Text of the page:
Since our last newsletter was published, the UK has started to ease restrictions and overseas leisure is no longer illegal but instead governed by the so-called “traffic light” system.  The green/amber/red list of countries, as recommend by the Travel Taskforce, is now in force but both the travel industry and consumers have expressed frustration since its implementation. Portugal, for example, was downgraded to amber only a few weeks after being added to the green list. Just a few days’ notice was given, despite promises of a green “watch list” whereby it would receive a few weeks’ notice of those countries with rising infection rates which might be downgraded for leisure travel.

As a result, one of the challenges facing travel companies is whether customers are legally entitled to a refund where holidays are downgraded from green to amber. Refunds have been a huge source of angst, for both consumers and the travel industry and remain a hot topic - not least because of a potential disconnect between the traffic light system and the FCDO travel advice for those destinations.

The traffic light system does not make it illegal to travel on holiday to destinations on the amber or red list. However, anyone travelling to countries on those lists will need to quarantine upon their return, at home for amber countries and in a hotel for those countries on the red list – and that’s in addition to having a negative test result and completing a passenger locator form.

So, what does this mean for customers who booked a package holiday to a destination on the basis it was on the green list? Ultimately, it will come down to whether their holiday can still be performed as contracted, and whether the FCDO now also advises against travel to that country. If the holiday can still be performed as contracted, i.e. the flight hasn’t been cancelled and the hotel and resort are still open and accepting tourists, and the FCDO does not advise against travel to the destination – then there is no trigger under the PTRs for a refund. There is, however, still an argument that customers could be entitled to a refund on the basis that the contract they entered is now fundamentally different as a result of the additional requirement to quarantine (especially in the case of hotel quarantine). However, since this is a contractual issue – it could potentially be managed in the contract with the consumer by including some clear and prominent wording in the terms and conditions. 

The situation differs where the FCDO advises against non-essential travel to the destination, and this would more than likely give rise to a refund. The Competition and Markets Authority (CMA) stated in their latest open letter to the industry that they take the view that FCDO advice against non-essential travel to a destination is “compelling evidence” of extraordinary and unavoidable circumstances occurring at the holiday destination, or its immediate vicinity, which significantly affect the performance of the package or transport to the destination – and thereby giving rise to a refund obligation. It’s worth noting that this is consistent with the view taken by the European Commission in their March 2020 guidance on how the Package Travel Directive 2015 should be interpreted in light of COVID-19. If a package organiser disagrees with this refund position, the organiser is expected to fully explain to the consumer why they disagree and provide detailed information on the evidence they’re relying to make this decision.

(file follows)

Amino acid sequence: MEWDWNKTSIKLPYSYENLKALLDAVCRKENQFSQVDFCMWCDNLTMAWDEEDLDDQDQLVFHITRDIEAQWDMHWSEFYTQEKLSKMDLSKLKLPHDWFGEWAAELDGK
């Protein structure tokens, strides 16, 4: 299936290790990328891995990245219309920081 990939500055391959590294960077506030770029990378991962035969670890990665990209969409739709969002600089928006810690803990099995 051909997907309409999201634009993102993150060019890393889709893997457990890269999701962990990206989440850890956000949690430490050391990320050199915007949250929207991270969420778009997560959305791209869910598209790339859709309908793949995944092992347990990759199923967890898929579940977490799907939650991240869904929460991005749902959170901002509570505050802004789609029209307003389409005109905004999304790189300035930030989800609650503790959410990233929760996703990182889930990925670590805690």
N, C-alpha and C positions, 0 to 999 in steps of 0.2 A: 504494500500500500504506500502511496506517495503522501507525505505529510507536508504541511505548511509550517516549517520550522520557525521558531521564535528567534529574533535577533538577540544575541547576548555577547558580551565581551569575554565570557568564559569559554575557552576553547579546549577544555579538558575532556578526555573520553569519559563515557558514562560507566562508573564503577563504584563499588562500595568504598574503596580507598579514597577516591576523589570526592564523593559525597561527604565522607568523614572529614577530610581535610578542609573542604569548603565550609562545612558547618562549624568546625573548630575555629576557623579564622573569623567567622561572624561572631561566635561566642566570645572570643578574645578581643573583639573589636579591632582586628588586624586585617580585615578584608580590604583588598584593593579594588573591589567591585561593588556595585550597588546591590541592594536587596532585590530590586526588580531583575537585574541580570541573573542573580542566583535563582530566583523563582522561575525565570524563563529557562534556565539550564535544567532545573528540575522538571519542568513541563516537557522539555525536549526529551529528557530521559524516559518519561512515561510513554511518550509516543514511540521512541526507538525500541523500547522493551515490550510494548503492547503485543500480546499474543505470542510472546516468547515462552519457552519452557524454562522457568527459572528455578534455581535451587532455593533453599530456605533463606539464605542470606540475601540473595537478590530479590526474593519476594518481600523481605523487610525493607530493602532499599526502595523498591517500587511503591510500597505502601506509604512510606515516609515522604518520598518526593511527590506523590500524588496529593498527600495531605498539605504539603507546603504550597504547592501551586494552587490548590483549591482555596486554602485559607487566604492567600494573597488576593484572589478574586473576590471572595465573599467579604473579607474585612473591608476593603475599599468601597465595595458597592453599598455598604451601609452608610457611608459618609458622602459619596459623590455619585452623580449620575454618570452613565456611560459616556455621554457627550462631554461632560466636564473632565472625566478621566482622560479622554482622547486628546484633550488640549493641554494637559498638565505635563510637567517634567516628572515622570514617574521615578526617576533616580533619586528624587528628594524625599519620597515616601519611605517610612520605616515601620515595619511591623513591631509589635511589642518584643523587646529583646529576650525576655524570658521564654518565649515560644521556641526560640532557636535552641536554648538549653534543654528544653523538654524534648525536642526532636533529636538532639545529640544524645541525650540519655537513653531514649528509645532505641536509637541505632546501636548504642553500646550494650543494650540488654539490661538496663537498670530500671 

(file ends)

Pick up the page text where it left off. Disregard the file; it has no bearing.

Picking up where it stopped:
Irrespective of the legal position however, many consumers will expect a refund from their travel company should the destination move to amber pre-departure. As such, travel companies need to consider both the commercial and reputational implications of their refund stance – not just the legalities. Where a travel company refuses a refund (and is legally entitled to do so), the customer could be offered a credit note instead, or the opportunity to transfer their place on the trip to another person (which is a right customers have under the PTRs anyway). Travel companies must ensure that a customer’s options in the event they wish to cancel their holiday are included clearly and prominently in the company’s terms and conditions – and they must ensure they’re legally compliant! There’s no point including anything in your terms and conditions which is not legally compliant – as it will not be legally enforceable against the consumer in any event. Furthermore, travel companies should be cautious as to how they advertise a customer’s legal rights to a refund – and should avoid advertising things like “refund guarantees” where such refund forms part of the customer’s statutory rights anyway! The CMA would consider this a misleading practice and could take enforcement action against any offending companies.